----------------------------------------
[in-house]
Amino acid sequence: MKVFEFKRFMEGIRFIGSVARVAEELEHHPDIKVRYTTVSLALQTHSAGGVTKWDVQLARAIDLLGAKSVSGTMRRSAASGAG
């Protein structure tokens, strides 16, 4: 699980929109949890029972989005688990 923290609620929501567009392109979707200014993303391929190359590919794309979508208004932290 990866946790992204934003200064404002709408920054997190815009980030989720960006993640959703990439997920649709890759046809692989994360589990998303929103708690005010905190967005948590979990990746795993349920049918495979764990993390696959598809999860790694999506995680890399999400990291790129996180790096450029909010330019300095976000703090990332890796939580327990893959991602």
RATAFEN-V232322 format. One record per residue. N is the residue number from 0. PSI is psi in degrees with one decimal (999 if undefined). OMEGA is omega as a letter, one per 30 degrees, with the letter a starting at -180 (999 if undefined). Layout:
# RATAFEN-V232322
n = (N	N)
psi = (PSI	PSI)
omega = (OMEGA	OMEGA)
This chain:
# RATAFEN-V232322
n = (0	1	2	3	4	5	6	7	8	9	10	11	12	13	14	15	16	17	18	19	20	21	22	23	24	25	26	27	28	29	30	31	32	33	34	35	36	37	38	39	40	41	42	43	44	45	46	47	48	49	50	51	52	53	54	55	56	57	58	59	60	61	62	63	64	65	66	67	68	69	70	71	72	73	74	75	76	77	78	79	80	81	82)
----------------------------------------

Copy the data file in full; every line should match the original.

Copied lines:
[in-house]
Amino acid sequence: MKVFEFKRFMEGIRFIGSVARVAEELEHHPDIKVRYTTVSLALQTHSAGGVTKWDVQLARAIDLLGAKSVSGTMRRSAASGAG
């Protein structure tokens, strides 16, 4: 699980929109949890029972989005688990 923290609620929501567009392109979707200014993303391929190359590919794309979508208004932290 990866946790992204934003200064404002709408920054997190815009980030989720960006993640959703990439997920649709890759046809692989994360589990998303929103708690005010905190967005948590979990990746795993349920049918495979764990993390696959598809999860790694999506995680890399999400990291790129996180790096450029909010330019300095976000703090990332890796939580327990893959991602």
RATAFEN-V232322 format. One record per residue. N is the residue number from 0. PSI is psi in degrees with one decimal (999 if undefined). OMEGA is omega as a letter, one per 30 degrees, with the letter a starting at -180 (999 if undefined). Layout:
# RATAFEN-V232322
n = (N	N)
psi = (PSI	PSI)
omega = (OMEGA	OMEGA)
This chain:
# RATAFEN-V232322
n = (0	1	2	3	4	5	6	7	8	9	10	11	12	13	14	15	16	17	18	19	20	21	22	23	24	25	26	27	28	29	30	31	32	33	34	35	36	37	38	39	40	41	42	43	44	45	46	47	48	49	50	51	52	53	54	55	56	57	58	59	60	61	62	63	64	65	66	67	68	69	70	71	72	73	74	75	76	77	78	79	80	81	82)